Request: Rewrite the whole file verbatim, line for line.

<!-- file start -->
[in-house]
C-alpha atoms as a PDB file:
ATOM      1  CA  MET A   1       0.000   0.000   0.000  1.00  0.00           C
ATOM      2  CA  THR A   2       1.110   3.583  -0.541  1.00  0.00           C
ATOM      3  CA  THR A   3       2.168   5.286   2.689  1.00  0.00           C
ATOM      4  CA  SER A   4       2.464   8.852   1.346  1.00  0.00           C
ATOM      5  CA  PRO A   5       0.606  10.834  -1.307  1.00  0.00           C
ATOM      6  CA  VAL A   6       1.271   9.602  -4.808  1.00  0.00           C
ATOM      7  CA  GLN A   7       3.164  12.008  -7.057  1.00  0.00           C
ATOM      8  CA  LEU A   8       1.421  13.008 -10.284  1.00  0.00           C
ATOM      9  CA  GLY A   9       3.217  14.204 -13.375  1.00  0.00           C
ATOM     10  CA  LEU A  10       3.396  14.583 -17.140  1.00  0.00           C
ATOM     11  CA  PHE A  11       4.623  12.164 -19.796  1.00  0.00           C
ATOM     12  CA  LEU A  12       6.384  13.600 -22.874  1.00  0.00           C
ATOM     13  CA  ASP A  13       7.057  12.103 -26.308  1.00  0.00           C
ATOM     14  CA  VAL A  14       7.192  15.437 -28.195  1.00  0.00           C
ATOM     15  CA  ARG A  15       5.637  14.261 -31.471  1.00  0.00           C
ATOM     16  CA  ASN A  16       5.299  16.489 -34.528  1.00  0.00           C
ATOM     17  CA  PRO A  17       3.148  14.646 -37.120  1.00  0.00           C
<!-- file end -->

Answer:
[in-house]
C-alpha atoms as a PDB file:
ATOM      1  CA  MET A   1       0.000   0.000   0.000  1.00  0.00           C
ATOM      2  CA  THR A   2       1.110   3.583  -0.541  1.00  0.00           C
ATOM      3  CA  THR A   3       2.168   5.286   2.689  1.00  0.00           C
ATOM      4  CA  SER A   4       2.464   8.852   1.346  1.00  0.00           C
ATOM      5  CA  PRO A   5       0.606  10.834  -1.307  1.00  0.00           C
ATOM      6  CA  VAL A   6       1.271   9.602  -4.808  1.00  0.00           C
ATOM      7  CA  GLN A   7       3.164  12.008  -7.057  1.00  0.00           C
ATOM      8  CA  LEU A   8       1.421  13.008 -10.284  1.00  0.00           C
ATOM      9  CA  GLY A   9       3.217  14.204 -13.375  1.00  0.00           C
ATOM     10  CA  LEU A  10       3.396  14.583 -17.140  1.00  0.00           C
ATOM     11  CA  PHE A  11       4.623  12.164 -19.796  1.00  0.00           C
ATOM     12  CA  LEU A  12       6.384  13.600 -22.874  1.00  0.00           C
ATOM     13  CA  ASP A  13       7.057  12.103 -26.308  1.00  0.00           C
ATOM     14  CA  VAL A  14       7.192  15.437 -28.195  1.00  0.00           C
ATOM     15  CA  ARG A  15       5.637  14.261 -31.471  1.00  0.00           C
ATOM     16  CA  ASN A  16       5.299  16.489 -34.528  1.00  0.00           C
ATOM     17  CA  PRO A  17       3.148  14.646 -37.120  1.00  0.00           C